Antony Blinken addressed reporters for the first time as secretary of state on Wednesday, hours after being sworn in, and said the Biden administration has already challenged Russia on several human rights violations.
Namely, Blinken said that the arrest of Russian opposition leader Aleksey Navalny was concerning. Navalny was arrested by Russian authorities on January 17, prompting protests from those who oppose Vladimir Putin’s government.
Blinken said that the US has a “deep concern” for Navalny’s safety and security, and that his voice represents many Russians.
OVD-Info, a human rights group that tracks political oppression, reported 3,980 arrests stemming from last weekend’s protests. The protests spread throughout Russia, with 1,544 of the arrests occurring in Moscow.
“We have already expressed our deep concern for the treatment of Navalny specifically, and more generally the human rights situation in Russia,” Blinken said. “It remains striking to me how concerned, and maybe even scared the Russian government seems to be of one man, Mr. Navalny.
“Across the board, as (President Joe Biden) has said, we’re reviewing all of these actions that are of deep concern of us, whether it is the treatment of Mr. Navalny, in particularly the use of a chemical weapon in an attempt to assimilate him.”
On Tuesday, the White House released a statement that Biden had a phone call with Putin, as Biden raised a number of concerns, “Including the SolarWinds hack, reports of Russia placing bounties on United States soldiers in Afghanistan, interference in the 2020 United States election, and the poisoning of Aleksey Navalny.”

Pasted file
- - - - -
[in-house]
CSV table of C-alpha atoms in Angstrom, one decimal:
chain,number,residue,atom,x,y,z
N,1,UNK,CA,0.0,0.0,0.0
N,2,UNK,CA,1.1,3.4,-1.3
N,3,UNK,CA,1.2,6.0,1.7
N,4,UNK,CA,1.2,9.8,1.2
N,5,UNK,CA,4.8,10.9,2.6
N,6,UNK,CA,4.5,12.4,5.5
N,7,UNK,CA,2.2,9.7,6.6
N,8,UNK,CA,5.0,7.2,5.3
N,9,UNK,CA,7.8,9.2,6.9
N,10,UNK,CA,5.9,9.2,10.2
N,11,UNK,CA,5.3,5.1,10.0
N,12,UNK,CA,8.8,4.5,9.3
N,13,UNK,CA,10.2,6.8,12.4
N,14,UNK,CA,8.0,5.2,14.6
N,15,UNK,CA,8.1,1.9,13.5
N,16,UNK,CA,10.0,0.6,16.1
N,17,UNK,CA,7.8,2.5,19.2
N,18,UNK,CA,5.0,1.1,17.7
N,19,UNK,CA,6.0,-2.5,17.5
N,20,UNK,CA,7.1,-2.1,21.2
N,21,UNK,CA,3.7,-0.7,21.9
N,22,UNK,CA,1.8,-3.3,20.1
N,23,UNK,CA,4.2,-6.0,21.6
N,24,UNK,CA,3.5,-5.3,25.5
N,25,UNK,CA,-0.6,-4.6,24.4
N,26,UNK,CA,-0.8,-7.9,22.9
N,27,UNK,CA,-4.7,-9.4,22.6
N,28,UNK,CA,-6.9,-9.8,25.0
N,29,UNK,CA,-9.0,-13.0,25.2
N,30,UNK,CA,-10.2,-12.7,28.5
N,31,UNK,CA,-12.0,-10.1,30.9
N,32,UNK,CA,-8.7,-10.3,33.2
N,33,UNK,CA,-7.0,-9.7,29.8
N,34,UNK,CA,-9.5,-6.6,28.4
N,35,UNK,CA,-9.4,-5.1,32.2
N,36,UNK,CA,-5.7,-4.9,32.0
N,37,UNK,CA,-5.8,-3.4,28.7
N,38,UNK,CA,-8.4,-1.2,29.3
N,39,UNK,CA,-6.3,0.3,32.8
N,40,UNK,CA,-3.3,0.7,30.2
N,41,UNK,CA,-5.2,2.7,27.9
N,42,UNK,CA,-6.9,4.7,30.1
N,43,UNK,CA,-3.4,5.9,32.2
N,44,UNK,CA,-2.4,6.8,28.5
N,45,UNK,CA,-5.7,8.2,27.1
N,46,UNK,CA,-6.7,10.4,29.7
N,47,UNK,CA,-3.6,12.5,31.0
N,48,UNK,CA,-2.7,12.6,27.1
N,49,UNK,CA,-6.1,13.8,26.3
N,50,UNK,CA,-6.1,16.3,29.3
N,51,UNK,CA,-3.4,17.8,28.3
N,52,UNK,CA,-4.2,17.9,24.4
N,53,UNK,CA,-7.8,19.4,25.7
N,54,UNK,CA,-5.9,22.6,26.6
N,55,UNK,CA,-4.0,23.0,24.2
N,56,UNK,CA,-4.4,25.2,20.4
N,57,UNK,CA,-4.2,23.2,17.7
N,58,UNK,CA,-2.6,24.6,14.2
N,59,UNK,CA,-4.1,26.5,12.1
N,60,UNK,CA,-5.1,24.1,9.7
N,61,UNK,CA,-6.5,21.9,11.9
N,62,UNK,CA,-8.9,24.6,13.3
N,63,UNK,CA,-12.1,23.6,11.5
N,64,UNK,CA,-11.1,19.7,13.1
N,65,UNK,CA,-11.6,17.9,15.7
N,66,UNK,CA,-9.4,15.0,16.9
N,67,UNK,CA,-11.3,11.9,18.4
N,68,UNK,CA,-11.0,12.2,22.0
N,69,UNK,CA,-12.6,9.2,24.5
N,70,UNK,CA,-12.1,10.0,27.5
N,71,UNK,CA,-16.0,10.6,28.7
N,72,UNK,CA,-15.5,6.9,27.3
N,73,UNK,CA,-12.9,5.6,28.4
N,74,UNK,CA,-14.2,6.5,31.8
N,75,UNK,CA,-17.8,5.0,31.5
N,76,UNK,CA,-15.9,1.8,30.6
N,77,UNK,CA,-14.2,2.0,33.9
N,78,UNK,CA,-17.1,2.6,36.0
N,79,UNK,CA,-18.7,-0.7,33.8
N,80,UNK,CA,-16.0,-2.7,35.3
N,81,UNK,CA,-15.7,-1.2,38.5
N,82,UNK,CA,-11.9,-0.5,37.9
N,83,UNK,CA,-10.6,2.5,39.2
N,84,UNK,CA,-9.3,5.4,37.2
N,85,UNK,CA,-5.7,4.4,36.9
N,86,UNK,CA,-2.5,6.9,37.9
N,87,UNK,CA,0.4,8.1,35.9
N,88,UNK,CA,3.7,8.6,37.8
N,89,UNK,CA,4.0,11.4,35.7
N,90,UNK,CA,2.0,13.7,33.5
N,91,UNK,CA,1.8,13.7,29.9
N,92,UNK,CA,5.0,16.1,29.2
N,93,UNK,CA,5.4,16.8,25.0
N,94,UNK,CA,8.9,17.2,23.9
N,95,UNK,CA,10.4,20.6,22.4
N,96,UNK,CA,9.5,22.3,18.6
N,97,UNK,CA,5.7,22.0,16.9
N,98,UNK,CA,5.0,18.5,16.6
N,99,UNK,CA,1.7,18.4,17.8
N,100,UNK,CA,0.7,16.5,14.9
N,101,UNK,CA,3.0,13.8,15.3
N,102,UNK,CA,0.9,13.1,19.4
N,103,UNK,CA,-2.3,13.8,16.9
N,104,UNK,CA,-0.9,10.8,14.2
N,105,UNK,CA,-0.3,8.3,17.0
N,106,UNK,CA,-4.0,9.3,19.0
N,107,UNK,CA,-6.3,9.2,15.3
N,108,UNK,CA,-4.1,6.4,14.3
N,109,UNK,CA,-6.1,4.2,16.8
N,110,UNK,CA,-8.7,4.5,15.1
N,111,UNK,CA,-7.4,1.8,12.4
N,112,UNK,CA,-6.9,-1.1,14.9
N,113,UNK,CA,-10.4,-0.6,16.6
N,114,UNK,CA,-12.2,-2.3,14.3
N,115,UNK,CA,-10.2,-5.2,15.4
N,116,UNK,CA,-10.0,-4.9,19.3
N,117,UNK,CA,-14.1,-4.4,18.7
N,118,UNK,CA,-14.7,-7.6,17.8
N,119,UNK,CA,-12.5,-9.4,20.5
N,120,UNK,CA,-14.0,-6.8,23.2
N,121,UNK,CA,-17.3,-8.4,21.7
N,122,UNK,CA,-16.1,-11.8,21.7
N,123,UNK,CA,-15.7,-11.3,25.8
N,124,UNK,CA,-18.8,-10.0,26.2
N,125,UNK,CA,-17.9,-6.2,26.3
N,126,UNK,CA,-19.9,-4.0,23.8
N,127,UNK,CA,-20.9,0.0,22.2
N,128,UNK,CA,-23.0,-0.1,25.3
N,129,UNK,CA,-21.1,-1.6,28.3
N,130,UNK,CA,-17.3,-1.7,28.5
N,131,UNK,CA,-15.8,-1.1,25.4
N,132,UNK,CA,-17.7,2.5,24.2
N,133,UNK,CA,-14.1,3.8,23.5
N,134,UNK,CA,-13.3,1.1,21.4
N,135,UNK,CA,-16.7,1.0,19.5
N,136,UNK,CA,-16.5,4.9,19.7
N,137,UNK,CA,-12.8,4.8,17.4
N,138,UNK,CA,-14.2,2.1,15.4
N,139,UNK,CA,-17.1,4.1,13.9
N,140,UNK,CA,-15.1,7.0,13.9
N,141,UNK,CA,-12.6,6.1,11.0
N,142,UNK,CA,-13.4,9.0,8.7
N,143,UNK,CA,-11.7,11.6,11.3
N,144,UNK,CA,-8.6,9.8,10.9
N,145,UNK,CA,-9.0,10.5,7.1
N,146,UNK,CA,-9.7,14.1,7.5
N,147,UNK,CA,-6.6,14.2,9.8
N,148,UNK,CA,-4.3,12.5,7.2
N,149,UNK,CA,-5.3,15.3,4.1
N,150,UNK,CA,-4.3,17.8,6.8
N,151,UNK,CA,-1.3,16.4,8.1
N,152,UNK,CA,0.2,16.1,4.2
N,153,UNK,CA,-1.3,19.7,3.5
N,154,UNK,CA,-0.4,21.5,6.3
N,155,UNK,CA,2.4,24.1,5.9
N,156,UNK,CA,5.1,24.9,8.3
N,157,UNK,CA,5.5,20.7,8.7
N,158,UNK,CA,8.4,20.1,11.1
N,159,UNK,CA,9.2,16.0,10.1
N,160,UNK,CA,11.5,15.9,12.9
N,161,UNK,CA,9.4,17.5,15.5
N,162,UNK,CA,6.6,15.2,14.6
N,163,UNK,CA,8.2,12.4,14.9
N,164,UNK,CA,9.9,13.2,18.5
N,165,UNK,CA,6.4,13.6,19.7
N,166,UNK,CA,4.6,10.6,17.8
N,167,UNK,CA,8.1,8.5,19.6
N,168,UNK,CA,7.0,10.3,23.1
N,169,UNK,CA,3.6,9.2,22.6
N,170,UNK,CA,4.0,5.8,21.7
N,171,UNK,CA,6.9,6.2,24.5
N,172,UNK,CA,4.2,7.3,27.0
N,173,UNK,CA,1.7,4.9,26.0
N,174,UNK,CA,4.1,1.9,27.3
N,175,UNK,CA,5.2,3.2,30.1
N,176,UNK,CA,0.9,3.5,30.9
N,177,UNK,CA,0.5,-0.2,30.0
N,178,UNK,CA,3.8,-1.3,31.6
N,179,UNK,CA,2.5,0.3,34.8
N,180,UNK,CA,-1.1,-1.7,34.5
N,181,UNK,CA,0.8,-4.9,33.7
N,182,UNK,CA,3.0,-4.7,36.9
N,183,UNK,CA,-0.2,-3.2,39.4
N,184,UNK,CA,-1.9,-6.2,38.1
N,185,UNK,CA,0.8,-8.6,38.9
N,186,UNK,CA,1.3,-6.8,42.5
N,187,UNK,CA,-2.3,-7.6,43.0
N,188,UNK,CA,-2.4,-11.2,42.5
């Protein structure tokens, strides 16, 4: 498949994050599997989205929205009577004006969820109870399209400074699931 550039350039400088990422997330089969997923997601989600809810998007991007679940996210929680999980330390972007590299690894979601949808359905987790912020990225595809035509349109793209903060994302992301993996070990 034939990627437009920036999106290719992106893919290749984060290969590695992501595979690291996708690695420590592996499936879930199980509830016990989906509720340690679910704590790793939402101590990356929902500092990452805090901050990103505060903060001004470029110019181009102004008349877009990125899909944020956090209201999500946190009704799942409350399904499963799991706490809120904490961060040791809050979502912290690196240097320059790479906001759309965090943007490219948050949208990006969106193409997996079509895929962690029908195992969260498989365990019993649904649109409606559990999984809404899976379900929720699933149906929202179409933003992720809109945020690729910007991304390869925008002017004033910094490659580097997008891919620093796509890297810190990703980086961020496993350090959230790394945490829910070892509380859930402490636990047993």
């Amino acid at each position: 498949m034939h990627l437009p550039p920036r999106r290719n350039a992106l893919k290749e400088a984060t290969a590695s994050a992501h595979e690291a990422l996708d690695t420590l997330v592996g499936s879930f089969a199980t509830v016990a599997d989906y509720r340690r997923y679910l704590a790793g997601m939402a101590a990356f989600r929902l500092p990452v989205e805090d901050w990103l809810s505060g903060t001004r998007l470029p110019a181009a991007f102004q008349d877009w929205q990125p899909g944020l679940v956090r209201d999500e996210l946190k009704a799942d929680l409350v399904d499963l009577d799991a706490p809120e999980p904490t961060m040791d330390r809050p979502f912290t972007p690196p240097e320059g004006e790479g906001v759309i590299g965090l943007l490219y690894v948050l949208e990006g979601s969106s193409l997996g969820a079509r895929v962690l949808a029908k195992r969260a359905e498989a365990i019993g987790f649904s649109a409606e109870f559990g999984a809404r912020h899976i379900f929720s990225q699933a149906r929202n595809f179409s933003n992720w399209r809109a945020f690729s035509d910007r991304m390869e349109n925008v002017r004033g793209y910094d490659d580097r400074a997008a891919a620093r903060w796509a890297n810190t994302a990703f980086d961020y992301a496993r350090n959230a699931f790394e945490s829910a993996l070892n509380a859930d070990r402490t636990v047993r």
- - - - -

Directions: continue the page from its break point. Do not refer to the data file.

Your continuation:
Earlier this month, the US intelligence community released a statement that said Russia was the “likely actor” behind the SolarWinds hack. US intelligence officials said that 18,000 public and private sector computers were impacted by the breach. The US agencies said that 10 US government agencies were impacted.
“We’re very urgently looking into SolarWinds and its implications,” Blinken said. “We’re looking into reports of bounties placed by Russia on American forces in Afghanistan. And we’re looking at these questions of election interference.”
In August, the Office of the Director of National Intelligence released a statement outlining efforts by Iran, China and Russia to attempt to undermine this year’s presidential election.
“Ahead of the 2020 U.S. elections, foreign states will continue to use covert and overt influence measures in their attempts to sway U.S. voters’ preferences and perspectives, shift U.S. policies, increase discord in the United States, and undermine the American people’s confidence in our democratic process,” William Evanina, director of the United States National Counterintelligence and Security Center, said. "They may also seek to compromise our election infrastructure for a range of possible purposes, such as interfering with the voting process, stealing sensitive data, or calling into question the validity of the election results. However, it would be difficult for our adversaries to interfere with or manipulate voting results at scale.”
As part of Evanina’s assessment, he said that China and Iran were attempting to seek a favorable outcome for Biden, while Russia was working to ensure a favorable outcome for Trump.
Other notes from Wednesday’s briefing:
- Blinken said that he is encouraged by the Abraham Accords, which normalized relations between Israel, UAE and Bahrain. The Trump administration was active in brokering the agreement between the nations.
- "It is not a secret that the relationship between the United States and China is the most important in the world," Blinken said. He says the relationship has increasingly become adversarial, but says there are areas of mutual interest for both nations, including climate change.
- While Blinken is hopeful for the US to re-enter a nuclear agreement with Iran, Blinken said that an agreement will only come if Iran is in full compliance under the nuclear agreement that was in place prior to the Trump administration. Currently, Blinken said Iran is not in compliance with the multinational agreement what was signed in 2015 by the US, Iran, and several European nations.
Justin Boggs is a writer for the E.W. Scripps National Desk. Follow him on Twitter @jjboggs or on Facebook.